Real ale

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A pint of real ale.

Real ale is the name coined by the Campaign for Real Ale (CAMRA) for "beer brewed from traditional ingredients, matured by secondary fermentation in the container from which it is dispensed, and served without the use of extraneous carbon dioxide".

Cask-conditioned ale[edit]

Cask-conditioned beers (also called cask ale) and bottle conditioned beers are often referred to as real ales, though by the terms of CAMRA's definition not all cask or bottle conditioned ales are real ale; in particular, some American-style brewpubs may use collected carbon dioxide during the serving process which would disqualify them from claiming real ale status.

Filtered beer[edit]

The fundamental distinction between real and other ales is that the yeast is still present and living in the container from which the real ale is served, although it will have settled to the bottom and is usually not poured into the glass. Because the yeast is still alive, a slow process of fermentation continues in the cask or bottle on the way to the consumer, allowing the beer to retain its freshness. Another distinction is that real ale should be served without the aid of added carbon dioxide, or "top pressure" as it is commonly known. Common dispensing methods are the handpump, or "by gravity" direct from the cask. Electric pumps are occasionally seen, especially in the Midlands and Scotland.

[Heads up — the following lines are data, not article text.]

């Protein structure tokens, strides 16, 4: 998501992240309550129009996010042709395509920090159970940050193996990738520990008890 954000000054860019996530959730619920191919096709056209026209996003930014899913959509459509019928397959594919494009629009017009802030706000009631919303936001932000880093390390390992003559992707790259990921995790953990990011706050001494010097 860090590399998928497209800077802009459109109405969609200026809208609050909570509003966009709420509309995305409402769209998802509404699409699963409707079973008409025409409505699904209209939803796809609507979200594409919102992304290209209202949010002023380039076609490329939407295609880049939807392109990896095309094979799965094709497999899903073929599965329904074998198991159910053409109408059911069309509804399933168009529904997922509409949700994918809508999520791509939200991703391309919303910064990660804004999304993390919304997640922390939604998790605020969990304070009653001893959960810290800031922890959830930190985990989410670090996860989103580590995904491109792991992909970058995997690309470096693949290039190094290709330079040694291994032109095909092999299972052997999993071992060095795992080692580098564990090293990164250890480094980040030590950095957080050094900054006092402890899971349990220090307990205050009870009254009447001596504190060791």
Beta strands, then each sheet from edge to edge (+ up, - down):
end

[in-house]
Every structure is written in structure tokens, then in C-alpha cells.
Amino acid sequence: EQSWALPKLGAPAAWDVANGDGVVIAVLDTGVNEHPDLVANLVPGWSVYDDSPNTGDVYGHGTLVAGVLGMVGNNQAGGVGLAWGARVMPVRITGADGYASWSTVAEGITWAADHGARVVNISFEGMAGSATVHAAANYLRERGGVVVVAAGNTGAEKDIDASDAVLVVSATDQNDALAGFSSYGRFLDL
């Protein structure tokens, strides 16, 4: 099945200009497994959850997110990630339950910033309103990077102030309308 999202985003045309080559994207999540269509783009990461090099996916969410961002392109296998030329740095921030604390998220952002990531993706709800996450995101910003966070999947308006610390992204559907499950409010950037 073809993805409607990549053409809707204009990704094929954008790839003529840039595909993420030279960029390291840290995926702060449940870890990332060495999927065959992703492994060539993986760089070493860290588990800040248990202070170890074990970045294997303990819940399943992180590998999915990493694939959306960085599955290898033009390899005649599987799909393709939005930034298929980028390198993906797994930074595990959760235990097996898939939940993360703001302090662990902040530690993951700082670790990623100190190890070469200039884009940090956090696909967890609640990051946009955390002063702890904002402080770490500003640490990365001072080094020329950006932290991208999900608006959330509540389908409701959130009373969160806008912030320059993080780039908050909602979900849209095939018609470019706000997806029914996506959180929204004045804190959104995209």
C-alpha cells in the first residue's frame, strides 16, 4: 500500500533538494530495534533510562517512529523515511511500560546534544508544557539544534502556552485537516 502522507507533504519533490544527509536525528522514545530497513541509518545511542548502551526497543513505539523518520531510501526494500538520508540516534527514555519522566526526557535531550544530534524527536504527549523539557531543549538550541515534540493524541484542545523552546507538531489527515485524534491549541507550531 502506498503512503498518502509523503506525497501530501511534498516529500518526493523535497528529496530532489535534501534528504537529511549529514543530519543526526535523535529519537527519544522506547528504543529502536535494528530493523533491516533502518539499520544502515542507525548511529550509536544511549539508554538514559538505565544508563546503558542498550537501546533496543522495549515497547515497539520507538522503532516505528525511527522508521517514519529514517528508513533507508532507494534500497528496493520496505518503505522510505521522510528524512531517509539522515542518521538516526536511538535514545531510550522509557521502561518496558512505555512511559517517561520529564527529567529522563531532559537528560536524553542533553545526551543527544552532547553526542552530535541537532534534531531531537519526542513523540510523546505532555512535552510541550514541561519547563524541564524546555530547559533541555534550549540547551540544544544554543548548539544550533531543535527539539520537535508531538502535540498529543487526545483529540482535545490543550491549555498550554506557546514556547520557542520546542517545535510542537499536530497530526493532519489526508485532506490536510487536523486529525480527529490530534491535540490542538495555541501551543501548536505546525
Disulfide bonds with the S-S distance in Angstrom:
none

Cask breather[edit]

A cask breather works by adding carbon dioxide into the cask to replace the beer as it is drawn off, rather than allowing in air, thus extending the beer's saleable life. However, the added gas is not at the high pressure typical of keg beer. Before 2018, cask ales which were kept "fresh" by the use of a cask breather were not classified by CAMRA as real ale. In 2018, this policy was changed, allowing pubs using cask breathers to be listed in the Good Beer Guide.[1]


The expression "real ale" has been heavily promoted by CAMRA to attract the attention of the media in the UK. The term was coined in the 1970s, when there were very few independent breweries left, and most production had gone over to filtered and pasteurised ales served under carbon dioxide pressure ("keg beer").

See also[edit]


  1. ^ "CAMRA looks to the future as its members call for positive change". CAMRA - Campaign for Real Ale. Retrieved 2020-02-02.

External links[edit]